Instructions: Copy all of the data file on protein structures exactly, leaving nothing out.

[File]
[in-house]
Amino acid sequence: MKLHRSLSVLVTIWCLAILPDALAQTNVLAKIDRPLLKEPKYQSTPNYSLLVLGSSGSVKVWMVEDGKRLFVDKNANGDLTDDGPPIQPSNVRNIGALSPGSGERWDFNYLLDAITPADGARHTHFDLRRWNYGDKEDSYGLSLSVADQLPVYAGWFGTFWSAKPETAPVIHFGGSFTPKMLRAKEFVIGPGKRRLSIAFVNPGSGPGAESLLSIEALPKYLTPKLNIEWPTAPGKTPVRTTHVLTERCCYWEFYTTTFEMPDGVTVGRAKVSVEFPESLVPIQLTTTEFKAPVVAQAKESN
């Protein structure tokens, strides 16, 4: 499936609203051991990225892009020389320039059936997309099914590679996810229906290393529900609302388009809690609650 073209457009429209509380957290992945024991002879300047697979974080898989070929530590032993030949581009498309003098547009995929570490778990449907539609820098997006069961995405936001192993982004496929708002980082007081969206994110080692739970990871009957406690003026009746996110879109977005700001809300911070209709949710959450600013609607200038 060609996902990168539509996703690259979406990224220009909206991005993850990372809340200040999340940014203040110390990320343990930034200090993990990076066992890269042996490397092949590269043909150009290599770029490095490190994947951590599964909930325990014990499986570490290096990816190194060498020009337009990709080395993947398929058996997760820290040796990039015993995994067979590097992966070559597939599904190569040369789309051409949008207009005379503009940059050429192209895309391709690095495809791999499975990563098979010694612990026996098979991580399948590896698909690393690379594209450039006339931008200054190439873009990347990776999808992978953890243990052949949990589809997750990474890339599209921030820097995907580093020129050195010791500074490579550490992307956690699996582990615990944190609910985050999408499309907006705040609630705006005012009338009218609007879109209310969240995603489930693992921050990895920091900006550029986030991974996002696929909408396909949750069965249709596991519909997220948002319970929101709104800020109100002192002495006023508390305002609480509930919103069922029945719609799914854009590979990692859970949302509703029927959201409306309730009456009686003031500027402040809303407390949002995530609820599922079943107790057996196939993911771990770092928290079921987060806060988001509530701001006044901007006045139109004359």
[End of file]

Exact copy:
[in-house]
Amino acid sequence: MKLHRSLSVLVTIWCLAILPDALAQTNVLAKIDRPLLKEPKYQSTPNYSLLVLGSSGSVKVWMVEDGKRLFVDKNANGDLTDDGPPIQPSNVRNIGALSPGSGERWDFNYLLDAITPADGARHTHFDLRRWNYGDKEDSYGLSLSVADQLPVYAGWFGTFWSAKPETAPVIHFGGSFTPKMLRAKEFVIGPGKRRLSIAFVNPGSGPGAESLLSIEALPKYLTPKLNIEWPTAPGKTPVRTTHVLTERCCYWEFYTTTFEMPDGVTVGRAKVSVEFPESLVPIQLTTTEFKAPVVAQAKESN
């Protein structure tokens, strides 16, 4: 499936609203051991990225892009020389320039059936997309099914590679996810229906290393529900609302388009809690609650 073209457009429209509380957290992945024991002879300047697979974080898989070929530590032993030949581009498309003098547009995929570490778990449907539609820098997006069961995405936001192993982004496929708002980082007081969206994110080692739970990871009957406690003026009746996110879109977005700001809300911070209709949710959450600013609607200038 060609996902990168539509996703690259979406990224220009909206991005993850990372809340200040999340940014203040110390990320343990930034200090993990990076066992890269042996490397092949590269043909150009290599770029490095490190994947951590599964909930325990014990499986570490290096990816190194060498020009337009990709080395993947398929058996997760820290040796990039015993995994067979590097992966070559597939599904190569040369789309051409949008207009005379503009940059050429192209895309391709690095495809791999499975990563098979010694612990026996098979991580399948590896698909690393690379594209450039006339931008200054190439873009990347990776999808992978953890243990052949949990589809997750990474890339599209921030820097995907580093020129050195010791500074490579550490992307956690699996582990615990944190609910985050999408499309907006705040609630705006005012009338009218609007879109209310969240995603489930693992921050990895920091900006550029986030991974996002696929909408396909949750069965249709596991519909997220948002319970929101709104800020109100002192002495006023508390305002609480509930919103069922029945719609799914854009590979990692859970949302509703029927959201409306309730009456009686003031500027402040809303407390949002995530609820599922079943107790057996196939993911771990770092928290079921987060806060988001509530701001006044901007006045139109004359």